Amy Poeppel’s debut novel, Small Admissions, should not be read while eating or drinking. Because you’ll likely choke as you laugh throughout this hilarious story. As the parental figures say at the end of the book, some people are flat, and some are bubbly. This goes for books too. And Small Admissions definitely fits in the sparkling variety.
Young Wellesley alum Kate Pearson ditches her anthropology graduate school plans to follow her sexy almost-fiancé, Robert, to Paris. Where he promptly dumps her. What follows is her return to her bosom (and meddling) friends and sister in New York City and her subsequent downward spiral spent mostly on the couch in her fifth floor walk-up sublet. She works as a disastrously ill-equipped dog walker, seemingly dragged through her depression as much by the dogs as by her heartbreak. Her drunken evenings and inability to function last until Kate’s sister, Angela, fortuitously meets Henry Bigley, the desperate admissions director at the elite private institution, Hudson Day School. The ensuing novel is a comedic patchwork of interwoven plot lines from multiple character perspectives that all converge beautifully. The novel offers glimpses into the bizarre worlds of New York City admissions, academic culture, unconventional families, close-knit friends, socialites, online dating for friends, and one very charming Parisian playboy.
Small Admissions abounds in laugh-out-loud scenarios, wisdom issuing from unlikely sources, a commentary on contemporary friendships and family, and likeable characters. In fact, the novel is so comedic, I could barely contain myself during many of the scenes. For example, during Kate’s job interview, she rambles at great length about many inappropriate topics – including nudity – in response to Henry Bigley’s prompt, “So tell me about yourself.”
After she lands the job, Kate exemplifies an independent woman who doesn’t need her friends for a makeover (despite their best efforts) but does it herself in keeping with a Wellesley graduate fashion – by doing her homework. In fact, her ascent out of her depression is practically an instructional self-help guide for anyone who might be stagnated in a funk. Kate’s viral energy inspires the reader as she transforms herself from a pajama-wearing depressive on the couch to a young organized professional entering the workforce for her new job. Although she soon discovers she’s overwhelmed, she veers into unknown duties and situations and grows to overcome her impostor syndrome with the support of her boss.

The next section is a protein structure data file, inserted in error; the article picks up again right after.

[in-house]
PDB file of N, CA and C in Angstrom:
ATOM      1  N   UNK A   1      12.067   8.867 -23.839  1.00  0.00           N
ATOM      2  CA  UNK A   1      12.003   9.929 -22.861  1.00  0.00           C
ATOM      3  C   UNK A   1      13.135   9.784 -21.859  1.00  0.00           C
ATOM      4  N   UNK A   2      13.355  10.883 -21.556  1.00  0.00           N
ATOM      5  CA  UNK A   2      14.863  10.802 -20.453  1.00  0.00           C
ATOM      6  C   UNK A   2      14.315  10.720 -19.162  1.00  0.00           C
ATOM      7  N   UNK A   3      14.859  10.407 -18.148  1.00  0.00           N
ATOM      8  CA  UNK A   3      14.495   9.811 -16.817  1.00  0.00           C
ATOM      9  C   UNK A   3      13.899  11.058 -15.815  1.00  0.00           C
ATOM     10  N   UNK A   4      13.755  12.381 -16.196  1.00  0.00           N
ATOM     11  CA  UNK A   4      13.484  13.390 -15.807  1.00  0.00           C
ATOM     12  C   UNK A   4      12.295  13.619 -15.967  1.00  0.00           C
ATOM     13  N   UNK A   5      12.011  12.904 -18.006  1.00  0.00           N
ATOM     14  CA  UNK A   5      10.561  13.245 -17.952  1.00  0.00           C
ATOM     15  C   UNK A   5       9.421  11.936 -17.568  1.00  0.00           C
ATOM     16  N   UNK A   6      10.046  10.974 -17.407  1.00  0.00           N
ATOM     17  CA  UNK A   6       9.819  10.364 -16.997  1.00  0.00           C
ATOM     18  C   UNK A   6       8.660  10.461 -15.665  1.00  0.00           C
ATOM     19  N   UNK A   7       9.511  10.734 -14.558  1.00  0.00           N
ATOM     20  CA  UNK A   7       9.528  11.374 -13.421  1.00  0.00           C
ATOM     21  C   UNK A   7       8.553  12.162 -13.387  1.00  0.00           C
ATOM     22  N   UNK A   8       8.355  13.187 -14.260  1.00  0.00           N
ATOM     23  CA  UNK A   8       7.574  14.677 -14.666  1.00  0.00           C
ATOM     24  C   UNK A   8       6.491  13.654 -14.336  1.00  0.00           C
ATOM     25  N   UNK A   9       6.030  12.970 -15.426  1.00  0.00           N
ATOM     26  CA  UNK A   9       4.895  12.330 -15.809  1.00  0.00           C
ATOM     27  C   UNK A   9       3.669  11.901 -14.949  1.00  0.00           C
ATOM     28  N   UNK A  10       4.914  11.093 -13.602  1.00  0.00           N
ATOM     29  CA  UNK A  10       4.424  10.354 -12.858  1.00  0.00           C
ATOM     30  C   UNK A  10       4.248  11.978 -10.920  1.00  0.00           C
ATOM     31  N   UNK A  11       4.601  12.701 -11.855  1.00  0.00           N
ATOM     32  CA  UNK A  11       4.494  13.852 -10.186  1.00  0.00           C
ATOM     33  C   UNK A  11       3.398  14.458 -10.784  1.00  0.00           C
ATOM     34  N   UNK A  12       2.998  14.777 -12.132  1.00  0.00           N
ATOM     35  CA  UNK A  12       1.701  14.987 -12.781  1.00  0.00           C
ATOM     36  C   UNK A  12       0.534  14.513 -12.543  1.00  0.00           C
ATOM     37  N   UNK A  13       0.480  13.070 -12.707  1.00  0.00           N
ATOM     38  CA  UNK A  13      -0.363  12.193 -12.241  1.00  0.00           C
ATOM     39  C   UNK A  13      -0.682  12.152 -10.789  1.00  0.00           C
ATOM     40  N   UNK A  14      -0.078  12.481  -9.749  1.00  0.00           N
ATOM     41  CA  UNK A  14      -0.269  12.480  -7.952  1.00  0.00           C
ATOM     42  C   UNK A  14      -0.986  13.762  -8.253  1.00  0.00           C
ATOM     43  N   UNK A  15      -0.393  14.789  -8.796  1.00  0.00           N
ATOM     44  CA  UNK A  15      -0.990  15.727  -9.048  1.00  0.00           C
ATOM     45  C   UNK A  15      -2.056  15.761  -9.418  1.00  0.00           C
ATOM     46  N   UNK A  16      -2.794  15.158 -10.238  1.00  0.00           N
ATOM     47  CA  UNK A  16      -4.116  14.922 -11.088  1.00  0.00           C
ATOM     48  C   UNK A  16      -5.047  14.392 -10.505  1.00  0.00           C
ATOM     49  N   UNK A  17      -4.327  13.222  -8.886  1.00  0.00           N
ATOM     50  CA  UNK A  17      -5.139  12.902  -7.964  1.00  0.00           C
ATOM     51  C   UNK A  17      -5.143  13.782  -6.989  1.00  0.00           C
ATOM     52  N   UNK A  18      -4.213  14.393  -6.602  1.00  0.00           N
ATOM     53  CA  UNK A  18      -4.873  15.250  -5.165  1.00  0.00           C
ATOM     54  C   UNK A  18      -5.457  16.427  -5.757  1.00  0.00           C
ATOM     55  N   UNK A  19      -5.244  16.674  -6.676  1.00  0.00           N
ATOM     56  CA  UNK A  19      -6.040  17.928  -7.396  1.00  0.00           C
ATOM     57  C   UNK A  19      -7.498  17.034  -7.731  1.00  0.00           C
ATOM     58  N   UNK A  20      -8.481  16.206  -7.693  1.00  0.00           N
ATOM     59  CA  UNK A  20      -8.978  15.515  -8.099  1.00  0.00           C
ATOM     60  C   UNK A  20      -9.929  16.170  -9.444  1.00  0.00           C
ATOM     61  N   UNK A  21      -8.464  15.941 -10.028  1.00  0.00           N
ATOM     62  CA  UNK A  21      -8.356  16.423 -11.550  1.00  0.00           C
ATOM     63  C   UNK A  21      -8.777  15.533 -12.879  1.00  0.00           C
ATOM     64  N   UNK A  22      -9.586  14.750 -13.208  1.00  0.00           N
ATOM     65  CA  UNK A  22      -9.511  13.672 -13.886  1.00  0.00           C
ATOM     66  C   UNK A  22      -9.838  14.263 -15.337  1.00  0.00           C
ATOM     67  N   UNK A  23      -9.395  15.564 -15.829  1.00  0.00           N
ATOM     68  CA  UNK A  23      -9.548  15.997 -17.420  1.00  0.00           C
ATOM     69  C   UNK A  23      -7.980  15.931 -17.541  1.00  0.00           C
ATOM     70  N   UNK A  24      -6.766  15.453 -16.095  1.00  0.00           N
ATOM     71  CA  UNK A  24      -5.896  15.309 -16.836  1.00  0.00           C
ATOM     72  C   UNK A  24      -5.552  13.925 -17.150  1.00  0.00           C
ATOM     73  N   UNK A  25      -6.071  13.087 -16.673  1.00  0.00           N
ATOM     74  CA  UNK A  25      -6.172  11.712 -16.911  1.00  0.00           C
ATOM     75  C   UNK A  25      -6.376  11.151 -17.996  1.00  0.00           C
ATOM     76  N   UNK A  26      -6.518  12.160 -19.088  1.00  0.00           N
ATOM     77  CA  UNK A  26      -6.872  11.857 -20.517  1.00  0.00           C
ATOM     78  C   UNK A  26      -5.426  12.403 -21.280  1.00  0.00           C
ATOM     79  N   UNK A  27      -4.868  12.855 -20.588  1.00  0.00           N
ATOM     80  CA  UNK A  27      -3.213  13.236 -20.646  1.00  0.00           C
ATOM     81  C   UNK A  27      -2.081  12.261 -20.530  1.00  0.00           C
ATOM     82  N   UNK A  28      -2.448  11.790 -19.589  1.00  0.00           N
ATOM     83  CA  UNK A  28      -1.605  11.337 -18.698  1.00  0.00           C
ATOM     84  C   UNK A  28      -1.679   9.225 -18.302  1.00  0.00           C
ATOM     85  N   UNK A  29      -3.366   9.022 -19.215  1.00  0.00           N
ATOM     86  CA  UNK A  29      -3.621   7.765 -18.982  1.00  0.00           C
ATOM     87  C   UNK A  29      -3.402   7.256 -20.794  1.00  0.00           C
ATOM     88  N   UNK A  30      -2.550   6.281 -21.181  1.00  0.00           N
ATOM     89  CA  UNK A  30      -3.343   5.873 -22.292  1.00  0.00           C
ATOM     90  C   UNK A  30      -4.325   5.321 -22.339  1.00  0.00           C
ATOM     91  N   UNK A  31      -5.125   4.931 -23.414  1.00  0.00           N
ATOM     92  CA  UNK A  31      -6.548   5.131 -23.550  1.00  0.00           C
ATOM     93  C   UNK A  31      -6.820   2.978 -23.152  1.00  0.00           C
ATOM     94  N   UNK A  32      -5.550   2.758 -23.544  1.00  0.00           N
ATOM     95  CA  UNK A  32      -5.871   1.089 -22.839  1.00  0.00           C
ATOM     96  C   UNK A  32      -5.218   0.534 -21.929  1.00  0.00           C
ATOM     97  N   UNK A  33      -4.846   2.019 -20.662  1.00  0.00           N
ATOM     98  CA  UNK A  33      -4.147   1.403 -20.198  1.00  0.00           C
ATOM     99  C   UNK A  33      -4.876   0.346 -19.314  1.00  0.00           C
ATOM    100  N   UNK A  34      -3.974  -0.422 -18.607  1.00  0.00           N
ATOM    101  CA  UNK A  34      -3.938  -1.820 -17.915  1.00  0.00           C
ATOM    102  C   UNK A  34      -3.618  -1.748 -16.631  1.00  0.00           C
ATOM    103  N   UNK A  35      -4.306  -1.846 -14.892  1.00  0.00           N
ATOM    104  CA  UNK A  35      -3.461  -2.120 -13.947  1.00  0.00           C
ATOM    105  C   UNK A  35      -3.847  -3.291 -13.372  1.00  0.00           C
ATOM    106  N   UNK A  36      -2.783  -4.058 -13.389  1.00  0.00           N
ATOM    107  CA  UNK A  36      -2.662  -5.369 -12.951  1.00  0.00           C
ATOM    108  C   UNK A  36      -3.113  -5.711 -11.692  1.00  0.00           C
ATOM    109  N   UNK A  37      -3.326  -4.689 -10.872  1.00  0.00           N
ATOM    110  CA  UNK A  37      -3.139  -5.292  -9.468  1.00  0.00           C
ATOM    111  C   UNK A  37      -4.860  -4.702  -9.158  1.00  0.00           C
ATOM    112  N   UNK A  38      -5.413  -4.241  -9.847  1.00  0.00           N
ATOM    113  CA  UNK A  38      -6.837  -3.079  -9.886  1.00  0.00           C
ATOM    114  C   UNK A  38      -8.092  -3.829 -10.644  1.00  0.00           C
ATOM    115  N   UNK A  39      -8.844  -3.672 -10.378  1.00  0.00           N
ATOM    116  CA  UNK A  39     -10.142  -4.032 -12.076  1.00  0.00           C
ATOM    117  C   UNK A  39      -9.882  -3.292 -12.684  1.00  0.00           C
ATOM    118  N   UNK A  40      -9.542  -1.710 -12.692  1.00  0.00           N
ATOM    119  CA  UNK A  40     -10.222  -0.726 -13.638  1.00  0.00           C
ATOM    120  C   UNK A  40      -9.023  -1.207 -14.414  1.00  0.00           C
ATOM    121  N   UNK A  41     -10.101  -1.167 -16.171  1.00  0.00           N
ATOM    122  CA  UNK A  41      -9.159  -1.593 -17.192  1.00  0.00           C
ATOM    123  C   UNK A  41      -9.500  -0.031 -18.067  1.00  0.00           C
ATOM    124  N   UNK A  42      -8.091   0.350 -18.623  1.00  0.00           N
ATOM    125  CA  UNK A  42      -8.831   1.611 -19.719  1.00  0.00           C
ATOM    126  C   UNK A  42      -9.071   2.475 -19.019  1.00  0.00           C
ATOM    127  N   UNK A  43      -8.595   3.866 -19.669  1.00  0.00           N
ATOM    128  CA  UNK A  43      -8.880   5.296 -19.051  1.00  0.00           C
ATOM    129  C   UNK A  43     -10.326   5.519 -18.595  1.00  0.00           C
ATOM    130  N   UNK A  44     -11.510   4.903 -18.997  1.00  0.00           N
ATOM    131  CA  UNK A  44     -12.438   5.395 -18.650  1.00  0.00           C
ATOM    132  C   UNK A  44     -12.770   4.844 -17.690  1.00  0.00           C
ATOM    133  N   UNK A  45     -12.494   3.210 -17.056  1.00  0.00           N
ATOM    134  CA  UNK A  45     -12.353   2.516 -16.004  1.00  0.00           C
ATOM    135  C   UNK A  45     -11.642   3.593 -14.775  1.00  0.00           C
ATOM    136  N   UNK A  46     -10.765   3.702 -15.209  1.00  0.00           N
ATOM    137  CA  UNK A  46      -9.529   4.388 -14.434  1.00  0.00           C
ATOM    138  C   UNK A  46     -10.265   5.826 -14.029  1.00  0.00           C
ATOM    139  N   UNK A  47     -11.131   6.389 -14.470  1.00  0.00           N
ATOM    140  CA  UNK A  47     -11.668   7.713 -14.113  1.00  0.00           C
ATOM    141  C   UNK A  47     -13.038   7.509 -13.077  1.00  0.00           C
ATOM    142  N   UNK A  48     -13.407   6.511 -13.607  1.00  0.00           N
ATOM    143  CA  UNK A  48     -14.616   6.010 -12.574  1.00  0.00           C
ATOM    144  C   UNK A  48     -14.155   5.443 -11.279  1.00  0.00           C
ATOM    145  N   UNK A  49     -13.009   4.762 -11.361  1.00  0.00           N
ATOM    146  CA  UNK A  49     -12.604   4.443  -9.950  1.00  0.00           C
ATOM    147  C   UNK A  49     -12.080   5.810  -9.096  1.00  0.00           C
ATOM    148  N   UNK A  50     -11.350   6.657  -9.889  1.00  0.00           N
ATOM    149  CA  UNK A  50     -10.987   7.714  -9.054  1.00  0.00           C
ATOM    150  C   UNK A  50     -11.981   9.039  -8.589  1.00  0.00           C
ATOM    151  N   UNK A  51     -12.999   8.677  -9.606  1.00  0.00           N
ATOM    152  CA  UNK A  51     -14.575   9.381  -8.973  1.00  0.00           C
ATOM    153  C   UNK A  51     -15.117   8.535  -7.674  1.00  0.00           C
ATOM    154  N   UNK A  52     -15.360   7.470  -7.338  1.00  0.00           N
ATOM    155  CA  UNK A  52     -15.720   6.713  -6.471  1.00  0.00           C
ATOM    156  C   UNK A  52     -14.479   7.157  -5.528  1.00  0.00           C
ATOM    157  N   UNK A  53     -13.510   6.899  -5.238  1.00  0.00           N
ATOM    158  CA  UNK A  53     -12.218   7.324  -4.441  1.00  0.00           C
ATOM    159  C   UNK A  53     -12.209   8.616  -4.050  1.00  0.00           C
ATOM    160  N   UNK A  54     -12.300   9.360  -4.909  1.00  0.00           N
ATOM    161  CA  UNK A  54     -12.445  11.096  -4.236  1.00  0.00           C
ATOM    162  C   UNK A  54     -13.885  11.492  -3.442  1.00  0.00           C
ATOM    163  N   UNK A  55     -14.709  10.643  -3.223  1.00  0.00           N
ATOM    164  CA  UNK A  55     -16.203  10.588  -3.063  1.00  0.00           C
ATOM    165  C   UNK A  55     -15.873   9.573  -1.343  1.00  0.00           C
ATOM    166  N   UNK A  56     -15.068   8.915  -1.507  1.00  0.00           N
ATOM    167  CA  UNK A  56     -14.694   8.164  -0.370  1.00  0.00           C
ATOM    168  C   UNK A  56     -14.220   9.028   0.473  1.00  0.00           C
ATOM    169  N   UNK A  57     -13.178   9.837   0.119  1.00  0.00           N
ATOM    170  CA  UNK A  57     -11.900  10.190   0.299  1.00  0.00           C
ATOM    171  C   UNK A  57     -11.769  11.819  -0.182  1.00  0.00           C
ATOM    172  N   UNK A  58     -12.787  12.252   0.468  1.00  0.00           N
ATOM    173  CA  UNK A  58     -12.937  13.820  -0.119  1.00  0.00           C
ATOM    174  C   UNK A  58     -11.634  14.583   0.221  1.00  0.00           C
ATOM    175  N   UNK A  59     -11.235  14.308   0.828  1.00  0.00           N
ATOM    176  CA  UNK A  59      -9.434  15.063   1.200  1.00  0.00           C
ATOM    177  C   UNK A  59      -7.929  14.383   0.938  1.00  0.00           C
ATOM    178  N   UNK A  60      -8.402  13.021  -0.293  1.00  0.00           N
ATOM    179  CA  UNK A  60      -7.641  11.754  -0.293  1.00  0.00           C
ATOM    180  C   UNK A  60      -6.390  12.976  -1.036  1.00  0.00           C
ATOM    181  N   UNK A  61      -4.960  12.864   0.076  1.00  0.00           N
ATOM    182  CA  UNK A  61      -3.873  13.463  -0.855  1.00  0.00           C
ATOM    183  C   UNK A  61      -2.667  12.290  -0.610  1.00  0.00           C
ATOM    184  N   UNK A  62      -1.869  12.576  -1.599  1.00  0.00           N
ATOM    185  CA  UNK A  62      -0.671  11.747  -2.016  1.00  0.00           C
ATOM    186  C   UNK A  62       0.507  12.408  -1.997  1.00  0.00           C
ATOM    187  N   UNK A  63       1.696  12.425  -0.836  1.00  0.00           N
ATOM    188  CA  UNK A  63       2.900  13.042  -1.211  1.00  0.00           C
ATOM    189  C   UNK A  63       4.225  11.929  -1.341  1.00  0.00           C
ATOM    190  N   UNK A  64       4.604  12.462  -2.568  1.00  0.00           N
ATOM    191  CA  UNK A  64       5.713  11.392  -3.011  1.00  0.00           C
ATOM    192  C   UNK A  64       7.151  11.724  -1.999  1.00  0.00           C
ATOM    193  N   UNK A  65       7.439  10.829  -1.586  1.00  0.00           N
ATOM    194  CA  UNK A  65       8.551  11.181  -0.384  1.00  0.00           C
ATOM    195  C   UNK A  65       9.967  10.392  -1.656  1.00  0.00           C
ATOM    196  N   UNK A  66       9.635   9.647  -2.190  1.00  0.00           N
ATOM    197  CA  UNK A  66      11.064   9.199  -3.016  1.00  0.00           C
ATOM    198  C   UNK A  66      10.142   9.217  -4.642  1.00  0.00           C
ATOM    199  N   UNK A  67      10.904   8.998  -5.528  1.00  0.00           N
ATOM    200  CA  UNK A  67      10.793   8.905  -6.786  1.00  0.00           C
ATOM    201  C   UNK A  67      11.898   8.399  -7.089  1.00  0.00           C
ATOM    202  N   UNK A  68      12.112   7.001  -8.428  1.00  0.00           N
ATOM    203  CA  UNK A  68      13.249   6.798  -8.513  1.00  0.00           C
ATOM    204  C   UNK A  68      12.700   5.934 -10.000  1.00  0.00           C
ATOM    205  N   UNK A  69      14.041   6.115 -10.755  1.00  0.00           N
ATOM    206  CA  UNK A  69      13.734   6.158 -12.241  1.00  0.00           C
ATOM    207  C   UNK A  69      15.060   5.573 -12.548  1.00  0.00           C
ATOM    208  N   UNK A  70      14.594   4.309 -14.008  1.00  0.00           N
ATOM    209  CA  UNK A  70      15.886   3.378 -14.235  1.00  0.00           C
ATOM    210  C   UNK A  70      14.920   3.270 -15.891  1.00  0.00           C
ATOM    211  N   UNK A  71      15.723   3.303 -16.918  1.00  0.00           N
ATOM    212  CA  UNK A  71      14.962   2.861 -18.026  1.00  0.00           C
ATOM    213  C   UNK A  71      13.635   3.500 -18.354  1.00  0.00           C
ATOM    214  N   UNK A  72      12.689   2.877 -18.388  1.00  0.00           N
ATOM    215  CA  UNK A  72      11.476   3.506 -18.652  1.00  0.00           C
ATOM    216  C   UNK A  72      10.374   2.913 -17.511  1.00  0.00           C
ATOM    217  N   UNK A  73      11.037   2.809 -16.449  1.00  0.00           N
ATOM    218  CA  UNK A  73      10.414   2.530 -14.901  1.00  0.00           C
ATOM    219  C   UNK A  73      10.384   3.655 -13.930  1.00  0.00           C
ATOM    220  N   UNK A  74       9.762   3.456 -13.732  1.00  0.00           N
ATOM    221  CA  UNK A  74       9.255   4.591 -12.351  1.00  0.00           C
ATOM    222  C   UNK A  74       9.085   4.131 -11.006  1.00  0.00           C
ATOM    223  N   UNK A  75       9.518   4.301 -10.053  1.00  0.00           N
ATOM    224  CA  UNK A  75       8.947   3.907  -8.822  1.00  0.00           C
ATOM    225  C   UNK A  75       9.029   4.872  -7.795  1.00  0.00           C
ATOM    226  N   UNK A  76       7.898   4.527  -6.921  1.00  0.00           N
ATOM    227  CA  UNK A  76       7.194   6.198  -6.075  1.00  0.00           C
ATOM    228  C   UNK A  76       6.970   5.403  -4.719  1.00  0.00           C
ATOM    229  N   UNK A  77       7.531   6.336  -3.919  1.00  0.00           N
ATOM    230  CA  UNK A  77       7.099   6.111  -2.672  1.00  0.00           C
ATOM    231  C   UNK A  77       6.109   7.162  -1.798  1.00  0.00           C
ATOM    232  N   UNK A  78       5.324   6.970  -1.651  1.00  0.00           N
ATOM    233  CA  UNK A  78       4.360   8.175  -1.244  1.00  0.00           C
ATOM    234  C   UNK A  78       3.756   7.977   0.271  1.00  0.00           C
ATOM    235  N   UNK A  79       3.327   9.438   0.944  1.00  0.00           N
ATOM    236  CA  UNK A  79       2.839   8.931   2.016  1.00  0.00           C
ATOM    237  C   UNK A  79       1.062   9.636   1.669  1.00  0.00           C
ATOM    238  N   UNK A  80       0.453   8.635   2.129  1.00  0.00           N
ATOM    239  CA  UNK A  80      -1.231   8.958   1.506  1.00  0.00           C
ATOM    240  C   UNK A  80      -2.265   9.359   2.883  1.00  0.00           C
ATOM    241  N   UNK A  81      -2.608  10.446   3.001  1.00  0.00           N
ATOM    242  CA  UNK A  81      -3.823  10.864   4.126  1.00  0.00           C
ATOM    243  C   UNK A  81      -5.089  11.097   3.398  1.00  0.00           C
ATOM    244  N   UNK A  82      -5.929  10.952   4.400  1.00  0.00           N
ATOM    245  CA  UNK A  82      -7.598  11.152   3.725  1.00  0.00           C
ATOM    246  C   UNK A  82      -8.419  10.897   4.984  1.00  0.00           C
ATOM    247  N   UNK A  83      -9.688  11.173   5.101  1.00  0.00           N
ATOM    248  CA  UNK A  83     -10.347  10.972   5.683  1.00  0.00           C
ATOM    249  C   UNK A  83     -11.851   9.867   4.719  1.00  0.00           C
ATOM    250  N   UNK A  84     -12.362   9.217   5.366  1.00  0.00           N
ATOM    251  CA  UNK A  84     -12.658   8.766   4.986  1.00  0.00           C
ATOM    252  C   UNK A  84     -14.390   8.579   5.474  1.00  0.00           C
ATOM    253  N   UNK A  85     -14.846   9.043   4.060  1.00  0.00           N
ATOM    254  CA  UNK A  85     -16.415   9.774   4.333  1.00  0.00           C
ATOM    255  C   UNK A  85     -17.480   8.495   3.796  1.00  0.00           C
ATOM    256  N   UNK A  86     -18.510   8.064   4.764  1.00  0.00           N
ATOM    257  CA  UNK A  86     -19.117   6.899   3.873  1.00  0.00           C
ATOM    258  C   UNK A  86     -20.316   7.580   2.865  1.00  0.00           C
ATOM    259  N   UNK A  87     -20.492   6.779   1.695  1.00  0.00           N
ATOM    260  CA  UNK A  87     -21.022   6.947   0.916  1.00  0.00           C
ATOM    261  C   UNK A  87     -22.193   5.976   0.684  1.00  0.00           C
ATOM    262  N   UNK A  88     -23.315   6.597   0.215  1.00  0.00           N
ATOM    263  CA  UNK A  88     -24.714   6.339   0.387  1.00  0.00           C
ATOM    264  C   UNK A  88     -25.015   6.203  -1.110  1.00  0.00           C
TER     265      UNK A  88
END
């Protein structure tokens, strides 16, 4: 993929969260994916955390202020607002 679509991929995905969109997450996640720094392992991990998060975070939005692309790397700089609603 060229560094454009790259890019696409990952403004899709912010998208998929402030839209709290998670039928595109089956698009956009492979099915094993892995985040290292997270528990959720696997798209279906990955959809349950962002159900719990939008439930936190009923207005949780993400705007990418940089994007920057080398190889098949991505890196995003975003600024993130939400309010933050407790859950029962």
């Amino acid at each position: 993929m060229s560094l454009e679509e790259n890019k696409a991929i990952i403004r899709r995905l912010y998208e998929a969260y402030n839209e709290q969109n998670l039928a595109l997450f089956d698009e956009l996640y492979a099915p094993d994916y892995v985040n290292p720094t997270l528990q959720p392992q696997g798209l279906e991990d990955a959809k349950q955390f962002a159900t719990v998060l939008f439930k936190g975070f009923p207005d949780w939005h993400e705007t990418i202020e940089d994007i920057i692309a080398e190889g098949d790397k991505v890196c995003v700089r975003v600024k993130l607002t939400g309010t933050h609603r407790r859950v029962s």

Kate is surrounded by a supportive family and well-meaning friends, but, as a psychiatrist character in the novel brilliantly points out, their efforts to help her as their project might very well result from their own egotism and personalities. Who among us is guiltless from trying to fix someone who might not desire our aid or wish us to meddle in their romantic affairs? Wisdom emanates from such quirky places as the liquor lady (who advises Kate to turn herself into the kind of person her job requires quickly) and her interviewees (with whom she discusses her relationship problems as hypothetical problems for the children to solve). Even the French playboy, Robert, has an uncannily insightful perspective. For example, in one instance he suggests that what we all need is a nice dinner with friends to defuse a tense or difficult situation, a simple, yet likely solution to most problems. And then at another time he says, “Life happens ze way life happens,” echoing not only European laid-back sensibilities but wisdom worthy of a philosopher. Poeppel portrays her characters as so likeable, she even manages to pull off making Robert lovable.
The way Poeppel unfolds the novel by allowing the reader to discover the bread crumbs of the characters and story is an exact demonstration of masterful writing and “showing” and not “telling.” One critique is the narrative was a little disjointed with the multiple character perspective and different plot lines leading me to some confusion in the beginning. However, the novel quickly becomes a page turner, and the narratives meld together in a brilliantly planned storyline. All of the players populating the book stay in character throughout. For example, Kate continually writes wickedly sarcastic notes on the interviewees, mirroring her spunky personality. Kate’s sister Angela seems to be on a mission to transform Kate into who Angela envisions Kate should be. Kate’s friends’ agendas remain true to their characters as well. My only wish for the book was that the characters’ alternate imaginary scenarios and inner fantasy worlds in early chapters continued throughout the novel.
If you need to get out of a reading rut and interact with flawed yet lovable characters who will take you to a world of young New York City professionals or just need some comic relief from a smart, engaging book, I highly recommend Amy Poeppel’s Small Admissions. The continual laughs the novel engenders seal the deal for me that we should all have more fun in life and not take everything (or ourselves) so seriously. Reading Small Admissions is definitely one step in that direction.